Resident and Police Perceptions of the Neighborhood: Implications for Community Policing

Rachel E. Stein, Candace Griffith

Research output: Contribution to journalArticlepeer-review

25 Scopus citations


The successful implementation of community policing programs is dependent on police and residents understanding the needs of their communities. Differences between resident and police perceptions can affect the success of crime prevention strategies. Much neighborhood research highlights residents’ perceptions of their neighborhoods; the perceptions of police officers are often not taken into account. The current research examines police and resident perceptions of three high crime neighborhoods in a Midwestern city in the United States. Results indicate residents and police have different interpretations of the neighborhoods. Resident perceptions of neighborhood measures are relatively consistent across the three neighborhoods. Police perceptions of their relationship with residents and the close-knit structure of the community, however, are more positive in the primarily White neighborhood that has an active crime prevention program. The findings suggest that what the officers see in the neighborhood is driving perceptions, while actual problems might play a secondary role.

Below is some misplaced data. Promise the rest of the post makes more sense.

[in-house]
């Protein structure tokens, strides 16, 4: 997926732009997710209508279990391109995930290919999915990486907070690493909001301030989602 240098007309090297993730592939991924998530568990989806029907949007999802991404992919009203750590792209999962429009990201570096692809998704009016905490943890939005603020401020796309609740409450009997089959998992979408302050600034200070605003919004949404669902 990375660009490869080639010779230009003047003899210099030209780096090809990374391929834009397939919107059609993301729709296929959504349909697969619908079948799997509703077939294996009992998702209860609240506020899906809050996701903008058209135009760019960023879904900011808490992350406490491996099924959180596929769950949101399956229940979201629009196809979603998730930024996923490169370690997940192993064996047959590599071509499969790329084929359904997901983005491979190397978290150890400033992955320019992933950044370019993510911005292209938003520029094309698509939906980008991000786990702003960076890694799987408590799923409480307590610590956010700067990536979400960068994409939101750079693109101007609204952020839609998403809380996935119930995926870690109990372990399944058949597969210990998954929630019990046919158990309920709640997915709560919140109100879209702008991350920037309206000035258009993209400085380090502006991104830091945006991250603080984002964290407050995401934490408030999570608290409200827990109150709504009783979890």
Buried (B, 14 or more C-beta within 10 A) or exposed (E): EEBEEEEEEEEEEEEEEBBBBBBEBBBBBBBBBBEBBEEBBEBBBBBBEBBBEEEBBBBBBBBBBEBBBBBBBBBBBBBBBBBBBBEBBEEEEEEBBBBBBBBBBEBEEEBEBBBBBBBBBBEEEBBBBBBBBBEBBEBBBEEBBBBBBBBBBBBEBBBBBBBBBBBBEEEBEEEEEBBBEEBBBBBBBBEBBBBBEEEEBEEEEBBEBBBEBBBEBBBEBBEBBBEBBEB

Original languageEnglish (US)
Pages (from-to)139-154
Number of pages16
JournalCriminal Justice Policy Review
Issue number2
StatePublished - Mar 2017
Externally publishedYes


  • community policing
  • police perceptions
  • social control

ASJC Scopus subject areas

  • Law


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